What are Cracked Heels?
Also termed as heel fissures, the presence of these cracks on one’s heels is a very usual condition. Based on the National Foot Health Assessment conducted last 2012, around 44 million people from the United States, which is roughly about 20%, have had heel fissures. 
When these heel fissures are present, the skin may appear dry and callused. Discoloration on the medial area, yellow to dark brown in hue, may also be observed. These cracks and fissures are usually quite easy to recognize. 
A picture representing the cracks in one’s heels, or heel fissures.
Causes of Cracked Heels
Heel fissures tend to be formed when there are enough stimuli to trigger and cause the skin to split. These skin splits pertain to the visible fissure and cracks, and they can be brought about by the following factors. [2, 3, 4, 5, 6]
- Dry skin, lacking moisture
- Increase in age
- Athlete’s foot
- Atopic dermatitis
- Sjogren’s syndrome
- Too small sizes of footwear
- Prolonged standing
- Wearing whose with open backs
- Residing on an area with dry climate
- Presence of corns and calluses at the heel area
Signs of Having Cracked Heels
Having cracked heels may also predispose one into having a dry, scaly skin on both feet, particularly on the heel area. Thickened and hardened skin can be visible along the heels, further prohibiting the skin to coaptate, heal and return to its normal state. 
Pressures exerted on the heels, such as when walking or standing, can also predispose to fissures. If left untreated, extra pressure is added on the heel. These cracks become deeper and tend to split open. They eventually bleed, be painful and more prone to infection. [4,5]
Sequelae of Heel Fissures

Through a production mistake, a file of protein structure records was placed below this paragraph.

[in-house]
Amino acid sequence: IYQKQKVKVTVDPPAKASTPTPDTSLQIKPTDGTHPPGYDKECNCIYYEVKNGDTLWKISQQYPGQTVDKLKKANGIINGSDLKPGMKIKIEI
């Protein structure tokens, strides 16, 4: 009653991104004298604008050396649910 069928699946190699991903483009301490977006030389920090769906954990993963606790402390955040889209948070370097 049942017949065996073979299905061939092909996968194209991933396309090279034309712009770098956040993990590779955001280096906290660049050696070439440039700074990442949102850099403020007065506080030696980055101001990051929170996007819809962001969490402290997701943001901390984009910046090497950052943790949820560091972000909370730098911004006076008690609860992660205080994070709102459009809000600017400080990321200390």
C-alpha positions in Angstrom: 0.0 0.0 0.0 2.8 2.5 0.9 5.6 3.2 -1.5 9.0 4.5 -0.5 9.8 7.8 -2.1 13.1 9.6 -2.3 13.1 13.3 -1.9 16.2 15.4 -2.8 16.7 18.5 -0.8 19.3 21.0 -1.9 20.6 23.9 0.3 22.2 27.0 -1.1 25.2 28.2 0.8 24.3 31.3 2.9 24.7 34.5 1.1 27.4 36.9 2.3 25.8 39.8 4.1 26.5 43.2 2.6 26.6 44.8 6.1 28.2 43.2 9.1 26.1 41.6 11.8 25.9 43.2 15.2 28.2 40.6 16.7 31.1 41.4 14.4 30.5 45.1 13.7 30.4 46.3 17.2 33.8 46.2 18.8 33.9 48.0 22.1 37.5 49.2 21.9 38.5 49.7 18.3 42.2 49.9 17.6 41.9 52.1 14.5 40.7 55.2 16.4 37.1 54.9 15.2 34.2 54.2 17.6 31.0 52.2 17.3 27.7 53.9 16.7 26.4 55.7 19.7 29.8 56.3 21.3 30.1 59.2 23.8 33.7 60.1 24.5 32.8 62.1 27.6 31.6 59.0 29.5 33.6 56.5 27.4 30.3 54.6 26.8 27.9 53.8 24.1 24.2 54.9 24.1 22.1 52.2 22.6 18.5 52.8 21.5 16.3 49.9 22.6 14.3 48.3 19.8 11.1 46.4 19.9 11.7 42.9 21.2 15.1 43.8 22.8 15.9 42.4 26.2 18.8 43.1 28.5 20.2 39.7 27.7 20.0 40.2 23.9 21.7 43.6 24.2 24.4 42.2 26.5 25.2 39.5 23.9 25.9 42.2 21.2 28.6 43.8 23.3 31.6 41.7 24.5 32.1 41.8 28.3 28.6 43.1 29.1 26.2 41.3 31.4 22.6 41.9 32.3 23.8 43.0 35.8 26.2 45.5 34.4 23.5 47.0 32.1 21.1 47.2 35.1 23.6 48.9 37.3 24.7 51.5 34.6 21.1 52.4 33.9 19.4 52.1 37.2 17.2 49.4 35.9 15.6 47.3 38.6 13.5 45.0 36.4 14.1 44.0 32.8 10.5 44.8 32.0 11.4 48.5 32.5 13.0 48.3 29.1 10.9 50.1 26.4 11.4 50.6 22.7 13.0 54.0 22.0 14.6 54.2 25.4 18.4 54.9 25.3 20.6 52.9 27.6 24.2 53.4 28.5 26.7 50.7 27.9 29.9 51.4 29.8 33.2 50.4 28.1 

In cases of severe cracked heels, the fissures may become infected and be predisposed to bacterial infection and cellulitis. This is usual for diabetics with peripheral neuropathy, who suffer unknowingly to infected heel fissures. These cracks can be associated with numbness of the feet, and may lead to diabetic foot ulcers and worse, gangrene. 
An image depicting a diabetic patient with cracked heels now complicated with a foot ulcer.
Treatment and Prevention of Cracked Heels
The most accurate treatment for cracked heels is still prevention. Heel fissures can be prevented by adequate moisturizing of the skin of the feet, including the heels. This can be done with the use of moisturizers and balms that can keep the integuments well nourished and hydrated. Such balms may contain water-retaining and descaling agents like alpha-hydroxy acids, salicylic acids, urea and saccharide isomerate. 
An oil-based moisturizing cream may be applied twice a day for further feet hydration. As adjunct, a pumice stone can be utilized to remove dead and thickened skin. 
Fissures may be managed with a gel, liquid or spray bandage to diminish pain and provide room for more immediate healing. 
One must also avoid walking barefoot, and wearing shoes open at the back or with thin soles. Instead, shoes with a well-built shock absorption property can be worn. Good solid heel counters in the hind area of the shoes can also protect the heel from fissure formation. [6,7]
Attempting to remove the hard thickened heel skin is not advisable. This can only induce bleeding, pain and further infection. A pumice can be used instead to remove those dead skin cells while bathing, when the skin is soft. 
If one notices cracking of the heels, along with bleeding, failure to heal despite adequate management or any sign of infection, a consult with the physician or the podiatrist must be done. 
What Can Podiatrists Do?
Also known as foot doctors, podiatrists are physicians with specialties dealing with the disorders of the ankle, foot, and lower extremity. In dealing with cracked heels, below are the possible management modalities usually done by podiatrists. [2, 8]
- Distinguish and address the root of the problem
- Perform regular debridement of hard thick skin found along the heels for prevention of cracked heels
- Give advice regarding adequate foot wear and hygiene
- Advise on the use of insoles to improve one’s walk and prevent development of thickened skin
- Prescribe the use of a heel cup to prevent the fat pad from expanding laterally, consequently preventing fissures
- Once with pain, strap the heel cracks while still healing to further prevent its recurrence
- National Foot Health Assessment 2012. Institute for Preventive Foot Health. 2012 June.
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